The International Code of Nomenclature for Algae, Fungi, and Plants (International Association for Plant Taxonomists, 2012) defines a “variety” (abbreviated var.) as a taxonomic rank below that of species and subspecies but above that of form (abbreviated fm.). A “cultivar” is defined by the International Code of Nomenclature for Cultivated Plants (International Society for Horticultural Science. 2009) as an assemblage of plants that 1) has been selected for a particular character or combination of characters; 2) is distinct, uniform, and stable in those characters; and 3) when propagated by appropriate means, retains those characters. For example, the name of a petunia would be Petunia (genus) integrifolia (species) var. integrifolia (variety) fm. alba (form) (Fries) Smith et. Down ‘White Glory’ (cultivar name). The genus, species, variety, and form are in italics; the cultivar name is in single quotes, without italics.

It is important to note that the botanically defined “variety” should not be confused with the legally defined “variety.” Although they both use the same term (“variety”), the designations are not the same. The legally defined “variety” is equivalent to the botanically defined “cultivar.”

The Plant Variety Protection Act defines “variety” in §41 as “a plant grouping within a single botanical taxon of the lowest known rank.” The lowest botanical rank is not “variety,” but “cultivar.” The International Code of Nomenclature for Cultivated plants states in §2.2: “The English words ‘variety,’ ‘form,’ and ‘strain’ or their equivalents in other languages must not be used for ‘cultivar.’”

In general, germplasm is released under a number; cultivars are given a cultivar name. Cultivar names need to follow the rules of the International Code of Botanical Nomenclature. A trademark search through the USPTO website (www.uspto.gov) should also be conducted to make sure the proposed name has not been trademarked. In case of seed-propagated plants, the PVPO website (http://www.ams.usda.gov/AMSv1.0/pvpo) should also be searched to determine whether the name has been used before for that crop.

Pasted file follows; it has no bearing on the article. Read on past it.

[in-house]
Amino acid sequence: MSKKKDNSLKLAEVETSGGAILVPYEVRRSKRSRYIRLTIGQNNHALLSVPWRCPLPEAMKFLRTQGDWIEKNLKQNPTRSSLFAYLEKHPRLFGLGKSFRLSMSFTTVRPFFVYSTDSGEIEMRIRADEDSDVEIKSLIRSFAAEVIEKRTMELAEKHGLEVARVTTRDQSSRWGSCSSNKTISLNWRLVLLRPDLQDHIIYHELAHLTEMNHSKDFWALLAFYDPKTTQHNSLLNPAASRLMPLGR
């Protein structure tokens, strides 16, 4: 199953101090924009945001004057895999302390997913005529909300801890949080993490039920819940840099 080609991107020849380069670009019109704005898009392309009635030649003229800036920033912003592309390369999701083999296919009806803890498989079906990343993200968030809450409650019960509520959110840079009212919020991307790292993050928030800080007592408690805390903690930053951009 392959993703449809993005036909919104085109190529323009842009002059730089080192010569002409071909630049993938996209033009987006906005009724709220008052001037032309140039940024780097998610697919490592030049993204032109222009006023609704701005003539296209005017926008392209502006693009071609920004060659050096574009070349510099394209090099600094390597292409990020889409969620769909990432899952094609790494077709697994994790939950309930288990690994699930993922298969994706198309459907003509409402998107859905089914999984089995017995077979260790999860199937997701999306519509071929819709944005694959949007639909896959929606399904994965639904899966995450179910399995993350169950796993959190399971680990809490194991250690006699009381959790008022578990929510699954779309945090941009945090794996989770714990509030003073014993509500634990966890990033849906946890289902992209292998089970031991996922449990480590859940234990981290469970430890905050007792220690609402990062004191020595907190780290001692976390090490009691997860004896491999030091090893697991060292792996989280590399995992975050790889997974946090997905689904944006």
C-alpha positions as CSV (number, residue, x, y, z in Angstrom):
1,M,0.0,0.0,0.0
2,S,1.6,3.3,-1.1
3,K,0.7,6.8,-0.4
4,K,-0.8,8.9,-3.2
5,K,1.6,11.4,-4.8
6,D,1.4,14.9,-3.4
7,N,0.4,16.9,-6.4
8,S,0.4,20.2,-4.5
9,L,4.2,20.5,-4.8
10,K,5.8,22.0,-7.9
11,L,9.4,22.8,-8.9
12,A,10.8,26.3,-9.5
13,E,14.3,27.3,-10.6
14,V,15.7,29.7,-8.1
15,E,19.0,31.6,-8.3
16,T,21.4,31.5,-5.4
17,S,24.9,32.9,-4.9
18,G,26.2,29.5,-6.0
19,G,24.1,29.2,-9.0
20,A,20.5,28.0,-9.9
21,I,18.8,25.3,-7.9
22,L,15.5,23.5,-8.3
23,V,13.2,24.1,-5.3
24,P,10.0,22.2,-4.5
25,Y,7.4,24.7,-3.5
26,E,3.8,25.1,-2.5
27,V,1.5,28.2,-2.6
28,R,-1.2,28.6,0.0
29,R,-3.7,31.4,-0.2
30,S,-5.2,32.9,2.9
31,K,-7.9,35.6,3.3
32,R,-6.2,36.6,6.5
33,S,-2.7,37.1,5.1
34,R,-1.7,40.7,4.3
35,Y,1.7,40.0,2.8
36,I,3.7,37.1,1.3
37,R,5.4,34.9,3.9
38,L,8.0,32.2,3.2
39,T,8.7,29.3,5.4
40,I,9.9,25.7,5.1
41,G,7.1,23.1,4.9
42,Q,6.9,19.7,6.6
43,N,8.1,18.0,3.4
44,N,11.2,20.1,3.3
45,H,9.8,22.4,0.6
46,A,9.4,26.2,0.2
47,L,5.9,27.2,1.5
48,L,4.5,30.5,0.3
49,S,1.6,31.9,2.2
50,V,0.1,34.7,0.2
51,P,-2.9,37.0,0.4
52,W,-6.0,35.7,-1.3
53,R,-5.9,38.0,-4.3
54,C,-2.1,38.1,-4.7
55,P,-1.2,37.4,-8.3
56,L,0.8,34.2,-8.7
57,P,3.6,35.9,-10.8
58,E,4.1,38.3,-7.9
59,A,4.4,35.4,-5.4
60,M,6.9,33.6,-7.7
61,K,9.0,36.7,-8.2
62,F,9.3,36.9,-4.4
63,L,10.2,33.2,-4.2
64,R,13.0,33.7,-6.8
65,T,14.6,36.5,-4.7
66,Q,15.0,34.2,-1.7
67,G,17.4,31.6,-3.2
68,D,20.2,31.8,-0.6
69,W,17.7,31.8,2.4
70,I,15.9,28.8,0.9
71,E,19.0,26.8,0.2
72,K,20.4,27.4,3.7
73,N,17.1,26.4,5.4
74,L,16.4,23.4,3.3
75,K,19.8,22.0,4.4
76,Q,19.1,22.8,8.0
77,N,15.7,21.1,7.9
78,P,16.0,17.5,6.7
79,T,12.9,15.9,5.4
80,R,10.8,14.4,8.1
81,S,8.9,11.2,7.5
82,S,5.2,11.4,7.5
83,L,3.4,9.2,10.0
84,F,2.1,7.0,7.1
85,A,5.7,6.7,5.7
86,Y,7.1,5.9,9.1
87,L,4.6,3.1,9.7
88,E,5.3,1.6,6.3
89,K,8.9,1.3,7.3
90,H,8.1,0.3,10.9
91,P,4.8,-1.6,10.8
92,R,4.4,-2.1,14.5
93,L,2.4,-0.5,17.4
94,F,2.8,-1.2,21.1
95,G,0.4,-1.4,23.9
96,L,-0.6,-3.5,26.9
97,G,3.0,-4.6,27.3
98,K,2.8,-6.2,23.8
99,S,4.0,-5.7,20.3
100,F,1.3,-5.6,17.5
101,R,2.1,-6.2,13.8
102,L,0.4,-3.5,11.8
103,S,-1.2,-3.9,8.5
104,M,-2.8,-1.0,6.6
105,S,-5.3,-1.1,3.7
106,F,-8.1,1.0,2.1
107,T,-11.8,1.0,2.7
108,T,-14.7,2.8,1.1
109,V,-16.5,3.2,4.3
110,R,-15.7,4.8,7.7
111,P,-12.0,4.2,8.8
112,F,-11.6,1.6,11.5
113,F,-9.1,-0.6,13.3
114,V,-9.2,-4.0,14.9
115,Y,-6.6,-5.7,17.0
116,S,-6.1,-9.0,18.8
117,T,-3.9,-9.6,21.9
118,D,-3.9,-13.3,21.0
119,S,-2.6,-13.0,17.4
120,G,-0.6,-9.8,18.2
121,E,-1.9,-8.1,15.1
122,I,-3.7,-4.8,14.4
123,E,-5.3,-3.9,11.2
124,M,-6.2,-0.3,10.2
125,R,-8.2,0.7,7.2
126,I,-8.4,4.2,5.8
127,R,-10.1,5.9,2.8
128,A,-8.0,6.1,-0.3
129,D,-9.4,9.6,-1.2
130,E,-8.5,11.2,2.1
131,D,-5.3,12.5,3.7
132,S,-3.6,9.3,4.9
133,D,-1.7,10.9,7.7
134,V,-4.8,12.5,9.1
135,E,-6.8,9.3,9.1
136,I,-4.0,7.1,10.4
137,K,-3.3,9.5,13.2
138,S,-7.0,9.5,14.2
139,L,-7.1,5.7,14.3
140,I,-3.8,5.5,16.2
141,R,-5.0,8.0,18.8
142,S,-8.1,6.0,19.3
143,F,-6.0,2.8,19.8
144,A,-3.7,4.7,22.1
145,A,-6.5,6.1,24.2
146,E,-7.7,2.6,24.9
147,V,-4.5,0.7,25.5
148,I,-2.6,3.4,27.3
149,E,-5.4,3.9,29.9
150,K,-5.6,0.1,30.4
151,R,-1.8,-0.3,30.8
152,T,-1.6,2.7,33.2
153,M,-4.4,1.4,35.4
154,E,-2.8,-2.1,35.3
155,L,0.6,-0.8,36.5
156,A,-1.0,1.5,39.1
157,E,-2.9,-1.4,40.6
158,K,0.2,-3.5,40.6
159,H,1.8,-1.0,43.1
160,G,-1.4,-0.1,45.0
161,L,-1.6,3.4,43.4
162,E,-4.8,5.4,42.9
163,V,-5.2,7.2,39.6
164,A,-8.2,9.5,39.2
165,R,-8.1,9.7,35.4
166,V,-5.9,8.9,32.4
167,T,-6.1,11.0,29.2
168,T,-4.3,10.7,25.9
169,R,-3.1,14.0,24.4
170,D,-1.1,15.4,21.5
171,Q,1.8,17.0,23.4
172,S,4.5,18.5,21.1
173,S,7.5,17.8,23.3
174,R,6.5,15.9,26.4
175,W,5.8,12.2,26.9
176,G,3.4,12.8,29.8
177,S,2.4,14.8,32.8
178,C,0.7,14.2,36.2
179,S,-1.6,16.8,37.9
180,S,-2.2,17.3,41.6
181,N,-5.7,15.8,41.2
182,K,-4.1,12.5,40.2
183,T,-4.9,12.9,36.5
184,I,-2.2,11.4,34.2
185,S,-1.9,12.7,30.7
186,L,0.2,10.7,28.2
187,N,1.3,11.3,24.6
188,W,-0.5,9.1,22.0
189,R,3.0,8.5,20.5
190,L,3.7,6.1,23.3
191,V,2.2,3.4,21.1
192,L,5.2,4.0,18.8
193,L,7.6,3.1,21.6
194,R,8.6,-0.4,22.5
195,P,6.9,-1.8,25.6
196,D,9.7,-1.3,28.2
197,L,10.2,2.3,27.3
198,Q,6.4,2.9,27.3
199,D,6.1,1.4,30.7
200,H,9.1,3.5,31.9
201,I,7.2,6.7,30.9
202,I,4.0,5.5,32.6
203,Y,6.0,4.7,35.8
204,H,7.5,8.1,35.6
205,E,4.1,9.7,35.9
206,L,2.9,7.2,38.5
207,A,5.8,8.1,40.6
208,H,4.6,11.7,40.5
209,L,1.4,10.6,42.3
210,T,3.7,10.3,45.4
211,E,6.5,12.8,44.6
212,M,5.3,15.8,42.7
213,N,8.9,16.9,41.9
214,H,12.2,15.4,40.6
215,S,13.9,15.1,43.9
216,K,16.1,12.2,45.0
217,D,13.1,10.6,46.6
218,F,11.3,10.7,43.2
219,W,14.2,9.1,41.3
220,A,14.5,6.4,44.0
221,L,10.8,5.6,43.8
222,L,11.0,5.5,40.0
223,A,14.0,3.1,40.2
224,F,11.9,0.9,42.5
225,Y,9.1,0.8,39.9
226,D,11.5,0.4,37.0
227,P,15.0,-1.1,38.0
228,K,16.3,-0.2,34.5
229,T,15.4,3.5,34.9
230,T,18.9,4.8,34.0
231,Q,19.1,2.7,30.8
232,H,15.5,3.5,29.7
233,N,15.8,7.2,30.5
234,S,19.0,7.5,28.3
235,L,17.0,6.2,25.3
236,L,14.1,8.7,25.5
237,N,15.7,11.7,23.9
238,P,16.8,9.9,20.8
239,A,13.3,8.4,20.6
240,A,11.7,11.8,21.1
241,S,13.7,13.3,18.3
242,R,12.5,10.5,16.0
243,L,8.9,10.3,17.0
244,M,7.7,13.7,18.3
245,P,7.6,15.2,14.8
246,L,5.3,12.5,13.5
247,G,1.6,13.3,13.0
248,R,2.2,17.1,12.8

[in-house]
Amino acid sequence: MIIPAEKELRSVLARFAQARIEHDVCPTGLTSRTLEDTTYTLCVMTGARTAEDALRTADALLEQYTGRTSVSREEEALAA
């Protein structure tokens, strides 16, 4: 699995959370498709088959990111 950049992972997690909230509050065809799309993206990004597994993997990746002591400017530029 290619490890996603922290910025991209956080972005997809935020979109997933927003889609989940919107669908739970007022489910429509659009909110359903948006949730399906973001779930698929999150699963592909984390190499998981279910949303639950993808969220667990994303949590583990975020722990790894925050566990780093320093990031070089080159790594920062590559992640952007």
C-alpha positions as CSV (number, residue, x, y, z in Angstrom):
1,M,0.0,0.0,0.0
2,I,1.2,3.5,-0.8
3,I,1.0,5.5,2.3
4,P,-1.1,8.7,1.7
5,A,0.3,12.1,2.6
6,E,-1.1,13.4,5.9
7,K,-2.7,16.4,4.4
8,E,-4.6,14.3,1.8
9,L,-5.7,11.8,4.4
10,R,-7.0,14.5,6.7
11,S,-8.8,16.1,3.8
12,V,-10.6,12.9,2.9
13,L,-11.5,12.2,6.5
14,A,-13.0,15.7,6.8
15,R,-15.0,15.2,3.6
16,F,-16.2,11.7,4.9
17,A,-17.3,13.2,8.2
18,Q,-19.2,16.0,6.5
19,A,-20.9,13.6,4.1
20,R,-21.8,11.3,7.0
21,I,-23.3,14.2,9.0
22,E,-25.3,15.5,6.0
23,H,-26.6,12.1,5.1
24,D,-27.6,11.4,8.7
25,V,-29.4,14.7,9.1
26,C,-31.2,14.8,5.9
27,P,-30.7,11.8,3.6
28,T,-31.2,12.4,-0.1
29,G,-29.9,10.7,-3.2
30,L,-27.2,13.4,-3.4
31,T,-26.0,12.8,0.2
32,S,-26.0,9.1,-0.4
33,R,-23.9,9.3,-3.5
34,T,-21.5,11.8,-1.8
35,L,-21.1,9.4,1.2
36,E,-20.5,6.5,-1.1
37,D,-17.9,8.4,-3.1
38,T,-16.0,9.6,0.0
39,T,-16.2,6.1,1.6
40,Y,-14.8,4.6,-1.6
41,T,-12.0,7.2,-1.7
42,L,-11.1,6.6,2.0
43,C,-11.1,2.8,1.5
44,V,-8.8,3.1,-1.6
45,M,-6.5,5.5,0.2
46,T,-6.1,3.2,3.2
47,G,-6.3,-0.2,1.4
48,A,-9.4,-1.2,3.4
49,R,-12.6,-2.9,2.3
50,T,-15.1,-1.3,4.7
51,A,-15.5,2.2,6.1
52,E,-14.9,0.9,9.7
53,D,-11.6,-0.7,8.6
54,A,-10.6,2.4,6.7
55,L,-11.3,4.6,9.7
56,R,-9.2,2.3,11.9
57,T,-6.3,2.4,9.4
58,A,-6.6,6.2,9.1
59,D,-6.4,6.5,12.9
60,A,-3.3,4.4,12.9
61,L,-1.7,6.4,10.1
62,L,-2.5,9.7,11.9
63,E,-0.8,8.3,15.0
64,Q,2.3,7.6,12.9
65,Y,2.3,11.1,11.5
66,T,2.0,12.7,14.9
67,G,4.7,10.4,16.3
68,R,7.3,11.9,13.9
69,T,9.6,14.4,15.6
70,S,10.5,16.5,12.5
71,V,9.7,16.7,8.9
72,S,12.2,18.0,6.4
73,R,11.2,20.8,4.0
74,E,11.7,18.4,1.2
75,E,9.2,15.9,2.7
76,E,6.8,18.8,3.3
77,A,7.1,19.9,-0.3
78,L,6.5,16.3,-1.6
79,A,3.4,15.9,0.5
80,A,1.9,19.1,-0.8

Who Is the Breeder/Inventor of a New Cultivar?

The legal definition of a breeder of a new cultivar is slightly different than the commonly accepted genetic definition. The Plant Variety Protection Act in 7 U.S.C. §2401 defines a breeder as a “person who directs the final breeding creating a cultivar or who discovers & develops a cultivar. If the actions are conducted by an agent on behalf of a principal, the principal, rather than the agent, shall be considered the breeder.” The statutory language suggests that final breeding means not only the genetic component, but also the selection component of cultivar development.

The Plant Patent Act in 35 U.S.C. §161 further defines the inventor (breeder): “If one person discovered or selected (emphasis added) a new and distinct plant, and a second person asexually reproduced the plant and ascertained that the clone(s) of the plant were identical to the original plant in every distinguishing characteristic, the second person would properly be considered a co-inventor… However, an inventor may direct that the step of asexual reproduction be performed by a custom propagation service or tissue culture enterprise. Those performing the service would not be considered co-inventors, as they are performing these tasks as the agent of the inventor.”

Should a New Cultivar Be Protected?

Although ARS’s default position is to release new cultivars and enhanced germplasm lines publicly without IP protection, there are exceptions to this policy. There can be several reasons for protecting new cultivars:

  • IP protection better facilitates technology transfer.
  • Can allow broader adoption than public release. For example, a cultivar of a new plant/species not already in the market will not likely get widely accepted by consumers without a marketing campaign. A patent-license allows a commercial grower to recover the cost of marketing.
  • Provides incentive for investments by the private sector in getting the cultivar in the hands of farmers or growers. For example, some vegetatively propagated cultivars can be very susceptible to disease and require a certified disease-free propagation environment. A patent-license allows a commercial grower to recover these added costs.
  • IP protection can be used to maintain genetic identity and purity. For example, genetic drift may cause a seed-propagated cultivar to lose a desired trait, such as an onion shape: global vs. high globe. A license with the restriction to use certified seed will guarantee that the desired trait will be expressed in a population at a desired level.

When determining the best mechanism for dissemination of a germplasm or cultivar, the following factors are considered by ARS:

  • How is the cultivar different from and/or better than the closest currently available cultivar?